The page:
If you want to make precise measurements, the frequency accuracy and stability of your receiver must be good. ChirpView receives sounders which sweep at 100 kHz/sec, so a frequency error of just 100 Hz gives a timing error of 1 millisecond.
ChirpView requires an accurate timing reference. The best option is a GPS receiver with a pulse-per-second (PPS) output. You need to connect the GPS receiver’s NMEA data output to one of your computer’s serial ports, and the PPS output to the RIGHT line input of your soundcard (via an appropriate attenuator). ChirpView also supports GPS receivers which do not have a suitable NMEA output and other non-GPS time sources via a “generic pulse-per-second” option. Once again, the pulse-per-second signal must be connected to the soundcard’s RIGHT line input (via an appropriate attenuator). GPS receivers which do not have a PPS output are not suitable! Alternatively, you can use a time signal such as MSF (in the U.K.). For this you need an SSB receiver which can tune to the MSF signal and give (say) a 1 kHz audio tone from the MSF carrier. This should then be fed into the RIGHT line input of your soundcard. Other time signals may also be suitable: they must produce an audio tone which goes off for a short period (say 100 ms) exactly on the start of each UTC second. If you use this option, you will not be able to make high precision measurements using ChirpView. Other options for timing reference may be added in later releases of ChirpView.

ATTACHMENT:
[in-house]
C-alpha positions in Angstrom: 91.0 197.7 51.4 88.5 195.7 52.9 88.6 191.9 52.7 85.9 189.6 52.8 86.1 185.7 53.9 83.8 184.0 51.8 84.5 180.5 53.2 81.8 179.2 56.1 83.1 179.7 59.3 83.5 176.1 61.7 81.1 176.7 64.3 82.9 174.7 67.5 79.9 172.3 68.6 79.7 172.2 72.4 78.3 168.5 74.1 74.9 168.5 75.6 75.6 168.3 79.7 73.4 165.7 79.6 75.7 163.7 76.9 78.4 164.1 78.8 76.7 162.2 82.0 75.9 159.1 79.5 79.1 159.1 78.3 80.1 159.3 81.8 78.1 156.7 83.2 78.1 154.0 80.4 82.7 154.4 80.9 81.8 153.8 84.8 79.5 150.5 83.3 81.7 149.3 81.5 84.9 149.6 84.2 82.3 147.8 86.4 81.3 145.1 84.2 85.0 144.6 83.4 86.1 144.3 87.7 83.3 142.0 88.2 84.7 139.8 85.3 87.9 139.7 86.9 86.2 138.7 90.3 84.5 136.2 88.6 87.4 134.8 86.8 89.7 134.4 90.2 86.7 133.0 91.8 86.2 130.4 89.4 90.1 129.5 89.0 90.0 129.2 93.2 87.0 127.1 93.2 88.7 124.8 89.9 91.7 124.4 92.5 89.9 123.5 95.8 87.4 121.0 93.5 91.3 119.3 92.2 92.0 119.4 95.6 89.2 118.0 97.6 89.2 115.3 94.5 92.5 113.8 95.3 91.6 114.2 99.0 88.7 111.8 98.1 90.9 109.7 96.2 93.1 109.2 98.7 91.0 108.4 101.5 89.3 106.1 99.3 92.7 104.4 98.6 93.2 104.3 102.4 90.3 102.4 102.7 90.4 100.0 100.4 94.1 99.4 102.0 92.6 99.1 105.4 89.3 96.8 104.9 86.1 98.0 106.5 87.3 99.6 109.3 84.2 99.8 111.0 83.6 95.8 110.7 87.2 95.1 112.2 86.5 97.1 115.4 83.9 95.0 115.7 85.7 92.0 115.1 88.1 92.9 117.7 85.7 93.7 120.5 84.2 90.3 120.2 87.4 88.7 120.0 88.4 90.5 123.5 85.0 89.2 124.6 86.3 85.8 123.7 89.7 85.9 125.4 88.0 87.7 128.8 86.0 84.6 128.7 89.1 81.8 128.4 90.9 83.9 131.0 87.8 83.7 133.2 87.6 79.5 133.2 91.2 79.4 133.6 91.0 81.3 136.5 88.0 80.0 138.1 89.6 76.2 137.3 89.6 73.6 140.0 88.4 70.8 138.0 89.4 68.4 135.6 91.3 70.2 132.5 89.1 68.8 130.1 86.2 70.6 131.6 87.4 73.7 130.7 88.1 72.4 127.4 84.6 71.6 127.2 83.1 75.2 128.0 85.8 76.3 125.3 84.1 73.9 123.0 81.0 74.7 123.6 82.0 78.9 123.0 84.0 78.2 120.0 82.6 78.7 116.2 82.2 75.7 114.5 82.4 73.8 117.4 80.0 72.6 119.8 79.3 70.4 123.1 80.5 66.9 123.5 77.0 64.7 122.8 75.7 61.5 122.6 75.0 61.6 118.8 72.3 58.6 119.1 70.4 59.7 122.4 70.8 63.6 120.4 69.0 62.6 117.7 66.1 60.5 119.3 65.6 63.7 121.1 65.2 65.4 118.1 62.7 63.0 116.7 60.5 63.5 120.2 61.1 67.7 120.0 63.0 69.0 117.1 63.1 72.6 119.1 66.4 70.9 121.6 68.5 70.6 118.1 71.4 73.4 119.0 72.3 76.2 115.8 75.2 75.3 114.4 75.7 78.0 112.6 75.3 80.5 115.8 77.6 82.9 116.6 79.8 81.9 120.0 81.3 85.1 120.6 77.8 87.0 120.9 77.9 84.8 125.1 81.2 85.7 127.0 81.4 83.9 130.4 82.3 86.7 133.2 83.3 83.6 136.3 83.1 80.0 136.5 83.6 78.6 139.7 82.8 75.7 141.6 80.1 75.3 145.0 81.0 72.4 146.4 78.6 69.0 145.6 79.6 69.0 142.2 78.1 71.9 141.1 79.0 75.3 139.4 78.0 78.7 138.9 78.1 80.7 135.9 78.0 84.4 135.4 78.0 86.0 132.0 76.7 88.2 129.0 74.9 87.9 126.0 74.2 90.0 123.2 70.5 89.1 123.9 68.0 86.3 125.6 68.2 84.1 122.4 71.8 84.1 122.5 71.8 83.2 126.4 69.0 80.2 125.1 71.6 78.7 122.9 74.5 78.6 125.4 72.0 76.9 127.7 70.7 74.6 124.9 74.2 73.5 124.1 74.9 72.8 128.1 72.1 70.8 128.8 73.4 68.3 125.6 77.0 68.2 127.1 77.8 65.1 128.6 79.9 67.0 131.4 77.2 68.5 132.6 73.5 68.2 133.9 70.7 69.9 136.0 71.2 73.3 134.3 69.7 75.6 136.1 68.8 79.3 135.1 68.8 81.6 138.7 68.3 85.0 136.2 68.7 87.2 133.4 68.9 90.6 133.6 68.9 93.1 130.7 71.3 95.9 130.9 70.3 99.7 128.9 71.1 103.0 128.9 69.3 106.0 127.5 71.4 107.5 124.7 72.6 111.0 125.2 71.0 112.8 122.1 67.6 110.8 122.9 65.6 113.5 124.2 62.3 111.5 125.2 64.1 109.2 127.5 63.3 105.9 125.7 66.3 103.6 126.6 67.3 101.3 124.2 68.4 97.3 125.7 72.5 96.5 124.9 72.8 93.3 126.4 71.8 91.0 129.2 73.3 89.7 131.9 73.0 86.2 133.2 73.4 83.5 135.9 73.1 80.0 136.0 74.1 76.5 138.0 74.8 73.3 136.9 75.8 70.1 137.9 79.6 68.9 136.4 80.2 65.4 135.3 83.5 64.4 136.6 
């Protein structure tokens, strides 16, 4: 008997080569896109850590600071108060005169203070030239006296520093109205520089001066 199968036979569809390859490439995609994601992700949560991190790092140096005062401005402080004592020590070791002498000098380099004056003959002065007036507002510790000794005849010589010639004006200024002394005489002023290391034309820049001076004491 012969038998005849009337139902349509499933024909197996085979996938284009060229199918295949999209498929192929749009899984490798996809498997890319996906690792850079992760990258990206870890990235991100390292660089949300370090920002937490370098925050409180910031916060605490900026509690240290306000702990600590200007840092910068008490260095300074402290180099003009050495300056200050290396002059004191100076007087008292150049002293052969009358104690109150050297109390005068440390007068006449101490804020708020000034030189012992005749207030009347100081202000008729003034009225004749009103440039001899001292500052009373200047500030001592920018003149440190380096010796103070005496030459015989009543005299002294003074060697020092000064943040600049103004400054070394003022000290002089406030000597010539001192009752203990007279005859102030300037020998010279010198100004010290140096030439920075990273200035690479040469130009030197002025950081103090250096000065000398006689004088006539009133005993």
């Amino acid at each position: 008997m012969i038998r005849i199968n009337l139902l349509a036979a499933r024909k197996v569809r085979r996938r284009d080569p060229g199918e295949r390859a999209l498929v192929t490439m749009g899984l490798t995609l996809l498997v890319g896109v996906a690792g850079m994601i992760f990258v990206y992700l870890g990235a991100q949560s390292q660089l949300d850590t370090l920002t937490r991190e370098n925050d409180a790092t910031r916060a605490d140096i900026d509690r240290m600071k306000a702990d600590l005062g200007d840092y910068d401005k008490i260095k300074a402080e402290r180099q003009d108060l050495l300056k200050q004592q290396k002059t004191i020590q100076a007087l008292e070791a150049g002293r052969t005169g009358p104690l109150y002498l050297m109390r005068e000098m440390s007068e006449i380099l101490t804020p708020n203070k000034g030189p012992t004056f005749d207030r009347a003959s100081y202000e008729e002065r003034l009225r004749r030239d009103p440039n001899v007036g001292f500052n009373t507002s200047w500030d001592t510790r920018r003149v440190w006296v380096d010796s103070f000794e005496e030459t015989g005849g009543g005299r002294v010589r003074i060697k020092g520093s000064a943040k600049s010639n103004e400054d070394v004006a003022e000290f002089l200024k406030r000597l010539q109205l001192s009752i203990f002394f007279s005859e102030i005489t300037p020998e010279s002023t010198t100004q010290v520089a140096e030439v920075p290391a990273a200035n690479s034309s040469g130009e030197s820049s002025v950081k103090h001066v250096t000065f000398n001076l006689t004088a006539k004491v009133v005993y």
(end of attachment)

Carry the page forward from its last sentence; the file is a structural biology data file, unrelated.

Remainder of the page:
|Copyright Andrew Senior, 1999 - 2003|